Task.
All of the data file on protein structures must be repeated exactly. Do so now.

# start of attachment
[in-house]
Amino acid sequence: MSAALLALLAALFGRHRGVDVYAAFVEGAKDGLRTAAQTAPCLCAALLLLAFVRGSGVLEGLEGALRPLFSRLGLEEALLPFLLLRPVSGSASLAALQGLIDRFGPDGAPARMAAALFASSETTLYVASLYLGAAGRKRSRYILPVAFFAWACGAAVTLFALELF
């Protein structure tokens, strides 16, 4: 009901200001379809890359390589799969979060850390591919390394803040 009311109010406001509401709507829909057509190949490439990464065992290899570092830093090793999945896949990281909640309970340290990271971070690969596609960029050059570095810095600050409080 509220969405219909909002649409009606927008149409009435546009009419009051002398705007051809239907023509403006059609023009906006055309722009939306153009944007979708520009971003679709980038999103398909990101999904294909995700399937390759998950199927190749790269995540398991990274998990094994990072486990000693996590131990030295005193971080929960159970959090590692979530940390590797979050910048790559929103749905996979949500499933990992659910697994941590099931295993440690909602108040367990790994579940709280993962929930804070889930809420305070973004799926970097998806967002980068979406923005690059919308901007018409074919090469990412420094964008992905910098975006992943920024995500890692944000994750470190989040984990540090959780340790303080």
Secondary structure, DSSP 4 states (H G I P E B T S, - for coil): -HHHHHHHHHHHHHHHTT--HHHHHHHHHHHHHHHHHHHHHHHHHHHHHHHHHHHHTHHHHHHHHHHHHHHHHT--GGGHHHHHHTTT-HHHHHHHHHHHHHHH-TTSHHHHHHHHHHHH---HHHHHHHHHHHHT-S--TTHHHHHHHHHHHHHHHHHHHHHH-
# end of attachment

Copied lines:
[in-house]
Amino acid sequence: MSAALLALLAALFGRHRGVDVYAAFVEGAKDGLRTAAQTAPCLCAALLLLAFVRGSGVLEGLEGALRPLFSRLGLEEALLPFLLLRPVSGSASLAALQGLIDRFGPDGAPARMAAALFASSETTLYVASLYLGAAGRKRSRYILPVAFFAWACGAAVTLFALELF
């Protein structure tokens, strides 16, 4: 009901200001379809890359390589799969979060850390591919390394803040 009311109010406001509401709507829909057509190949490439990464065992290899570092830093090793999945896949990281909640309970340290990271971070690969596609960029050059570095810095600050409080 509220969405219909909002649409009606927008149409009435546009009419009051002398705007051809239907023509403006059609023009906006055309722009939306153009944007979708520009971003679709980038999103398909990101999904294909995700399937390759998950199927190749790269995540398991990274998990094994990072486990000693996590131990030295005193971080929960159970959090590692979530940390590797979050910048790559929103749905996979949500499933990992659910697994941590099931295993440690909602108040367990790994579940709280993962929930804070889930809420305070973004799926970097998806967002980068979406923005690059919308901007018409074919090469990412420094964008992905910098975006992943920024995500890692944000994750470190989040984990540090959780340790303080």
Secondary structure, DSSP 4 states (H G I P E B T S, - for coil): -HHHHHHHHHHHHHHHTT--HHHHHHHHHHHHHHHHHHHHHHHHHHHHHHHHHHHHTHHHHHHHHHHHHHHHHT--GGGHHHHHHTTT-HHHHHHHHHHHHHHH-TTSHHHHHHHHHHHH---HHHHHHHHHHHHT-S--TTHHHHHHHHHHHHHHHHHHHHHH-